This article is for quizzes on Tuesday June 30th, 2015...

Devils Tower  is an igneous intrusion or laccolith in the Bear Lodge Mountains (part of the Black Hills) near Hulett and Sundance in Crook County, northeastern Wyoming, above the Belle Fourche River. It rises dramatically 1,267 feet (386 m) above the surrounding terrain and the summit is 5,114 feet (1,559 m) above sea level.
Devils Tower was the first declared United States National Monument, established on September 24, 1906, by President Theodore Roosevelt. The Monument's boundary encloses an area of 1,347 acres (545 ha).

In recent years, about 1% of the Monument's 400,000 annual visitors climbed Devils Tower, mostly using traditional climbing techniques.

Geologists Carpenter and Russell studied Devils Tower in the late 19th century and came to the conclusion that it was formed by an igneous intrusion. Modern geologists agree that it was formed by the intrusion of igneous material, but not on exactly how that process took place. Several believe the molten rock comprising the Tower might not have surfaced; others are convinced the tower is all that remains of what once was a large explosive volcano.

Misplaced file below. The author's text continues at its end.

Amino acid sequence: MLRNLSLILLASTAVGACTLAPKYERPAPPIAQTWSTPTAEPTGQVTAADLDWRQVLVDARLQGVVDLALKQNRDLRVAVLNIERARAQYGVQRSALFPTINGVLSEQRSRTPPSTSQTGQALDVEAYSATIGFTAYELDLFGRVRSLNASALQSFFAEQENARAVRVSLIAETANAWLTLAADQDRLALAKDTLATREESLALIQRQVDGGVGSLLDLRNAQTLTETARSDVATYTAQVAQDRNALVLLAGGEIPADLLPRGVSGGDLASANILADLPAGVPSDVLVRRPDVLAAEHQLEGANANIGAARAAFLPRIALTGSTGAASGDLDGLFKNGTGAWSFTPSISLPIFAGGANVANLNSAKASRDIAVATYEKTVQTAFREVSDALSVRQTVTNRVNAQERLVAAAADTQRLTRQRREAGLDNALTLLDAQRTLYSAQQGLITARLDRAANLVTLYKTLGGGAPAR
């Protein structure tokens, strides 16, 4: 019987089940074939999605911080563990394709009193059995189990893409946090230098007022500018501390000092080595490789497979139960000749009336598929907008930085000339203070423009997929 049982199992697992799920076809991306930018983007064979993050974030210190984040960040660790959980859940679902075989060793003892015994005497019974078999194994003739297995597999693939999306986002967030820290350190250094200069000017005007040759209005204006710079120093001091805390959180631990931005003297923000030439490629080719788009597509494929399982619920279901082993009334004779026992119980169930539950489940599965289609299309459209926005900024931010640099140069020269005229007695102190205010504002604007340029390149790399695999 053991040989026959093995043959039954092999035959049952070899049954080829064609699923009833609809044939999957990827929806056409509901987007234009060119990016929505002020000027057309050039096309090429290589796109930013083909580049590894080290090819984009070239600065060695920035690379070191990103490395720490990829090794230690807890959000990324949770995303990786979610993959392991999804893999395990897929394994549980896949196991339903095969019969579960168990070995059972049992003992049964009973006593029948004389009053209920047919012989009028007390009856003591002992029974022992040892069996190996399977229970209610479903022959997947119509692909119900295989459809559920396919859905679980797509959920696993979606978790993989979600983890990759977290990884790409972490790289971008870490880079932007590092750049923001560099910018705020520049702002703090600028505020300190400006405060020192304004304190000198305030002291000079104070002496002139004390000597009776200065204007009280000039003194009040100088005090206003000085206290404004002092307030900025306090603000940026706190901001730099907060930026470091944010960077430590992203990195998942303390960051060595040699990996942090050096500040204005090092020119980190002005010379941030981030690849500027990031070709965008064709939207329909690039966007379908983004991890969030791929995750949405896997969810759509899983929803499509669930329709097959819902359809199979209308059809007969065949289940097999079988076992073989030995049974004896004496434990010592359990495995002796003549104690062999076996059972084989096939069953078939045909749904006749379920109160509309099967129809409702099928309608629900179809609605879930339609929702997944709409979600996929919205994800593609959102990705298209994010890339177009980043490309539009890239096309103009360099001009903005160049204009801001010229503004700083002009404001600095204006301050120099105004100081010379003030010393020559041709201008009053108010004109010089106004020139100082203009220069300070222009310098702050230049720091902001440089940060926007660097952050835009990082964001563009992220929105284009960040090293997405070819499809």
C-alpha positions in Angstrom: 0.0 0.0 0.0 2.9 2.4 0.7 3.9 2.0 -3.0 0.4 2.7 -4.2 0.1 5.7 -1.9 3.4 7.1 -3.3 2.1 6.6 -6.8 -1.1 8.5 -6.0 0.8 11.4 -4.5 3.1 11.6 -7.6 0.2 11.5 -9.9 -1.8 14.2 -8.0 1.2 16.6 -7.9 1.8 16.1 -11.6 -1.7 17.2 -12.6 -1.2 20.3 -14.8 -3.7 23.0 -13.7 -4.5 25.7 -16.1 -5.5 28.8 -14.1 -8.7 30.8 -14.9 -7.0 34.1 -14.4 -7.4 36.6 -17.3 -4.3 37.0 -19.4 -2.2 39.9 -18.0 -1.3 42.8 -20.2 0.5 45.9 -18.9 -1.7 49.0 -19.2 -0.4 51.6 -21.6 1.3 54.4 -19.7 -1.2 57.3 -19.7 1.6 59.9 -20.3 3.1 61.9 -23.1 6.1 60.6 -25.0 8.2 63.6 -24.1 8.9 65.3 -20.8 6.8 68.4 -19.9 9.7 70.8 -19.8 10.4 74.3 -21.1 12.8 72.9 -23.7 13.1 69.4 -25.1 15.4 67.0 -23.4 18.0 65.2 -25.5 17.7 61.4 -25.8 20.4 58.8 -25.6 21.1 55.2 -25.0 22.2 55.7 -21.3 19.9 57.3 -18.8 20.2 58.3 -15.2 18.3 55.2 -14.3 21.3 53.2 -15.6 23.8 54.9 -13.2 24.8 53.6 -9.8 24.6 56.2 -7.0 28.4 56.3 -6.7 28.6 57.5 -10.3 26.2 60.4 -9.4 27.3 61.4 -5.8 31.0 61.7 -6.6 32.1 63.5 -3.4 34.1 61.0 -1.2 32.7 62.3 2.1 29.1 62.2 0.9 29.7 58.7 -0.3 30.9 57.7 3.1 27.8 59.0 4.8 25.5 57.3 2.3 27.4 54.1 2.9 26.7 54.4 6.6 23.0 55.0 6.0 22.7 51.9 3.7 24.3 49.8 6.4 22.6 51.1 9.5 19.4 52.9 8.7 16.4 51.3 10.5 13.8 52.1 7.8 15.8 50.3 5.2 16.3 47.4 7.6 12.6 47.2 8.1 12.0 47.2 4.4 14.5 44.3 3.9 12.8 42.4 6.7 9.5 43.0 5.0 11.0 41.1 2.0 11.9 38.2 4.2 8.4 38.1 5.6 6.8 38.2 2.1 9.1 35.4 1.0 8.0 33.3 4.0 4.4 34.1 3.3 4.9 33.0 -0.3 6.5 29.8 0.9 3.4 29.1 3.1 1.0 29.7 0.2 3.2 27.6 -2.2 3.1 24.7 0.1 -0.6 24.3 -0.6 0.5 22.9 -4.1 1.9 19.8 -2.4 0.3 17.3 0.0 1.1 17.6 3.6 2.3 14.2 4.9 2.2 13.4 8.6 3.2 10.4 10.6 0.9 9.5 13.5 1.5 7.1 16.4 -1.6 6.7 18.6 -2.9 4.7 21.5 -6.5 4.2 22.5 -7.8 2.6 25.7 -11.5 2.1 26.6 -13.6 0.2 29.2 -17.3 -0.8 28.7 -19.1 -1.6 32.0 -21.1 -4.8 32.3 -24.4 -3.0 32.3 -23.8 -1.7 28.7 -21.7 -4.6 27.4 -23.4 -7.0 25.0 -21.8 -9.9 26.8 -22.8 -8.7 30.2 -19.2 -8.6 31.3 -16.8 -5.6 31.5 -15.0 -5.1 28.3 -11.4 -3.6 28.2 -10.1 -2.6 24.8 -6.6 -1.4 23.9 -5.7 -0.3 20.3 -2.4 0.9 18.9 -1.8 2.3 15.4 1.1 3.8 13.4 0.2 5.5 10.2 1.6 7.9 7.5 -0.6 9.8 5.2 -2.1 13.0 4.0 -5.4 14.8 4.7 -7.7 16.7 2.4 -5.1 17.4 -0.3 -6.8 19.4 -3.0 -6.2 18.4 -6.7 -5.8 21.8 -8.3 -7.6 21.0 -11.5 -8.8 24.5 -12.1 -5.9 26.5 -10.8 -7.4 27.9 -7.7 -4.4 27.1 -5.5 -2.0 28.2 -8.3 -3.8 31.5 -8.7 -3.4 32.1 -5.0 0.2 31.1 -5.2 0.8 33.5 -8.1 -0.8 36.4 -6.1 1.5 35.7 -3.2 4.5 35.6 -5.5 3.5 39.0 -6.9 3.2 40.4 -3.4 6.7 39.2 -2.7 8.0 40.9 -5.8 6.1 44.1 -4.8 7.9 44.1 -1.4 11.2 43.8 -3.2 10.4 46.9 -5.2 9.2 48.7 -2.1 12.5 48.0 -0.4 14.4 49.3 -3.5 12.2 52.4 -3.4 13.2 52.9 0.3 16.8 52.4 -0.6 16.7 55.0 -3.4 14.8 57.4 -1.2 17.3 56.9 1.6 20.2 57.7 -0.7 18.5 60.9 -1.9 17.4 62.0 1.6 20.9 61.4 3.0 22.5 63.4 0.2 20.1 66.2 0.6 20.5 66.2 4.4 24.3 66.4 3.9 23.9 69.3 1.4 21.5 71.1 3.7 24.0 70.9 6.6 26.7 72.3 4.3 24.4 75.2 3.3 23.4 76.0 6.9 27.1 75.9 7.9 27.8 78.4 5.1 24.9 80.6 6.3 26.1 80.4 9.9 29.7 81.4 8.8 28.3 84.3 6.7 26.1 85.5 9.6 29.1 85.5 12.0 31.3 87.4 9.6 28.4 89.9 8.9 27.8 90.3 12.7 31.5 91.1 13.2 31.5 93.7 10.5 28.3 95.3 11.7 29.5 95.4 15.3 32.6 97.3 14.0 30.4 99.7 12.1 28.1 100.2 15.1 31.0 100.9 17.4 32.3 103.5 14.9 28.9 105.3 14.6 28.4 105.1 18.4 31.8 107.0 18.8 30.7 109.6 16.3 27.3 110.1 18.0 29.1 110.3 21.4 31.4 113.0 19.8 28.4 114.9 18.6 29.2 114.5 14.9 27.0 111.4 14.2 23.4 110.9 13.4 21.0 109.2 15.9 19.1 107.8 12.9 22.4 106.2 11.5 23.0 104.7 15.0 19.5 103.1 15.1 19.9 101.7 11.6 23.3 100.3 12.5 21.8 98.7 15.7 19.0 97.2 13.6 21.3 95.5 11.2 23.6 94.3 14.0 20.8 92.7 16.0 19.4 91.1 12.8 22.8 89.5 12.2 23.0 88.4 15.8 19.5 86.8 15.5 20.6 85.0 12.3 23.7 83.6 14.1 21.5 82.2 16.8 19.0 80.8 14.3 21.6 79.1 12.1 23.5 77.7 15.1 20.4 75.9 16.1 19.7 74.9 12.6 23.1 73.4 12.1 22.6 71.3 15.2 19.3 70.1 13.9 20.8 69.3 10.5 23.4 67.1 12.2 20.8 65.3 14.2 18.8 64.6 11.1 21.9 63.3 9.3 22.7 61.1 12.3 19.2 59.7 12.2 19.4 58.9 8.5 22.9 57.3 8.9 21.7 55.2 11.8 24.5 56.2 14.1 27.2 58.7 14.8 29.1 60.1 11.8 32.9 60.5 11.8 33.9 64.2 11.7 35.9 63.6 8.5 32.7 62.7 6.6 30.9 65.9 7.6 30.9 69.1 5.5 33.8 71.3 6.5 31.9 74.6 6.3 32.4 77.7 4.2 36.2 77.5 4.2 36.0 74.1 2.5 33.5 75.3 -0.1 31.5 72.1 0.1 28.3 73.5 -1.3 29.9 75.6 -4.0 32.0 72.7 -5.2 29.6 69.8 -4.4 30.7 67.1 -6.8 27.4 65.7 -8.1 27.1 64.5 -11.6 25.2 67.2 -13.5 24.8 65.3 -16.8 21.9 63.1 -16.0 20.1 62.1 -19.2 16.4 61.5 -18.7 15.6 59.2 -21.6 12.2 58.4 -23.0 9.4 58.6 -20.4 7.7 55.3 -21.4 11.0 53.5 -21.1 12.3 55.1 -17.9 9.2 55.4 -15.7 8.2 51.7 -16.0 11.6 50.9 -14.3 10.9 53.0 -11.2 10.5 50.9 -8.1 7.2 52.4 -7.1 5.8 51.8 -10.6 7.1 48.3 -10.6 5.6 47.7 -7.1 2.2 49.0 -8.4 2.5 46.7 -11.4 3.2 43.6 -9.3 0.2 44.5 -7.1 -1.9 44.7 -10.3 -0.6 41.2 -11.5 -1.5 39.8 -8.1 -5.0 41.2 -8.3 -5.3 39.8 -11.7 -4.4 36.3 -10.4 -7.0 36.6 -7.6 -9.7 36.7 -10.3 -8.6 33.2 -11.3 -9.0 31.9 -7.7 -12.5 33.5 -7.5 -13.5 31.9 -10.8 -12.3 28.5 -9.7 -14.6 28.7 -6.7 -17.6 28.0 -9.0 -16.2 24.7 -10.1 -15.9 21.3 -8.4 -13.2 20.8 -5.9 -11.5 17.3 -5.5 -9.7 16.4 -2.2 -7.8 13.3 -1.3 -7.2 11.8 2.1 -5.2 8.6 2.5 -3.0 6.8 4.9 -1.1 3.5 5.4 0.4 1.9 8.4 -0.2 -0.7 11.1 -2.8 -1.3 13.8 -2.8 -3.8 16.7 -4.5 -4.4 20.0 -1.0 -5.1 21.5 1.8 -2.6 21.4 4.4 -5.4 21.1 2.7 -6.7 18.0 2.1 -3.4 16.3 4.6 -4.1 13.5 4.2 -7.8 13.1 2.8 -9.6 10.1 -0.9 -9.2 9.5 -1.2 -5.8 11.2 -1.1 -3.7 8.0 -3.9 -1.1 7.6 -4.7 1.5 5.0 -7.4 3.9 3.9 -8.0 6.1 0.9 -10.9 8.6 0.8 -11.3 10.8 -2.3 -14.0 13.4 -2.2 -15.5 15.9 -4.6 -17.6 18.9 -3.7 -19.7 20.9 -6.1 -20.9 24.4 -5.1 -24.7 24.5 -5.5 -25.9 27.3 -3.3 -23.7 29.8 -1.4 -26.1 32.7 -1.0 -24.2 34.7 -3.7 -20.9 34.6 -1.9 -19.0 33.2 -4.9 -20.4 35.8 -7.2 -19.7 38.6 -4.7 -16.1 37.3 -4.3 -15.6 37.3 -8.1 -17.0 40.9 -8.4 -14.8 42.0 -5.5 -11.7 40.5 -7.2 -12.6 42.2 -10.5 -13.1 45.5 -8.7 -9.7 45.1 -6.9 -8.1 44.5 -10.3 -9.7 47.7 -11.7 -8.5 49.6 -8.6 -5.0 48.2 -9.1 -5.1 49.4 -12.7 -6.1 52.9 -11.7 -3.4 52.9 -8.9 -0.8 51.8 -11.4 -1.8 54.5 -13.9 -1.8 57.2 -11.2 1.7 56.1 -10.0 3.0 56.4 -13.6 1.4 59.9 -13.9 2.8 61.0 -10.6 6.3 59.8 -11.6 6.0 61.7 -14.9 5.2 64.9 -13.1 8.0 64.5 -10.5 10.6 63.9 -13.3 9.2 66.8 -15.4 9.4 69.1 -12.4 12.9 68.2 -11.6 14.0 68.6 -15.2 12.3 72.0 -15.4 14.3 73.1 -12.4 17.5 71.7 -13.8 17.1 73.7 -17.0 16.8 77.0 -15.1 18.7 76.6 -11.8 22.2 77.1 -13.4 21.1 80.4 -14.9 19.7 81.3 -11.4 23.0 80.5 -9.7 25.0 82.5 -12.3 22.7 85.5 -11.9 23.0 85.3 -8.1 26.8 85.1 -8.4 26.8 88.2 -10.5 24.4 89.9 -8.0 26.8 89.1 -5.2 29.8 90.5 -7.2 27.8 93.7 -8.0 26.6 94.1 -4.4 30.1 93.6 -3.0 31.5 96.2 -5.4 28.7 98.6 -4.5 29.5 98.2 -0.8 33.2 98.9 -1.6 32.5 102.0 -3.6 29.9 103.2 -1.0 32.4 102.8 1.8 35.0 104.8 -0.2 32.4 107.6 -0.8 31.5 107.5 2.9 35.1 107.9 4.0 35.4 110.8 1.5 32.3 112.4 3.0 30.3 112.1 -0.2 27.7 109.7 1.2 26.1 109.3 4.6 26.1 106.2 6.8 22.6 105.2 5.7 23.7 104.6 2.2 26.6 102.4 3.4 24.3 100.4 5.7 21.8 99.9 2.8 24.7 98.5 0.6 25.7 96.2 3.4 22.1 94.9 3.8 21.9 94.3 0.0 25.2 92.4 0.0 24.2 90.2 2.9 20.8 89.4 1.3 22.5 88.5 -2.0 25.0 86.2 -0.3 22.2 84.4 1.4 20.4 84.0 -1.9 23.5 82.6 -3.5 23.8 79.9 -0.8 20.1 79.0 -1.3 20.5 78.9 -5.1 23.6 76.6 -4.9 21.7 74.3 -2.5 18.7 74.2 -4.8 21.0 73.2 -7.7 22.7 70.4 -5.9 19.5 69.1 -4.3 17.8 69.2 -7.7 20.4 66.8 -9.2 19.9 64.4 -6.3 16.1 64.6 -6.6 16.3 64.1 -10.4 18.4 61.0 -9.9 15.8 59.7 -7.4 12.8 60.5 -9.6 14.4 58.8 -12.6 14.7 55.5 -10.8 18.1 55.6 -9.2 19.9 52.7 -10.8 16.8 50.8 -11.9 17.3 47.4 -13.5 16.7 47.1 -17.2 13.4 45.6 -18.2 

In recent years, climbing Devils Tower National Monument has increased in popularity. The first known ascent of Devils Tower by any method occurred on July 4, 1893, and is accredited to William Rogers and Willard Ripley, local ranchers in the area. They completed this first ascent after constructing a ladder of wooden pegs driven into cracks in the rock face. A few of these wooden pegs are still intact and are visible on the tower when hiking along the 1.3-mile (2.1 km) Tower Trail at Devils Tower National Monument. Over the following thirty years many climbs were made using this method before the ladder fell into disrepair. The man most famous for climbing the tower is Fritz Wiessner, who summited with William P. House and Lawrence Coveney in 1937. This was the first ascent using modern climbing techniques. Wiessner led the entire climb free, placing only a single piece of fixed gear, a piton, which he later regretted, deeming it unnecessary.

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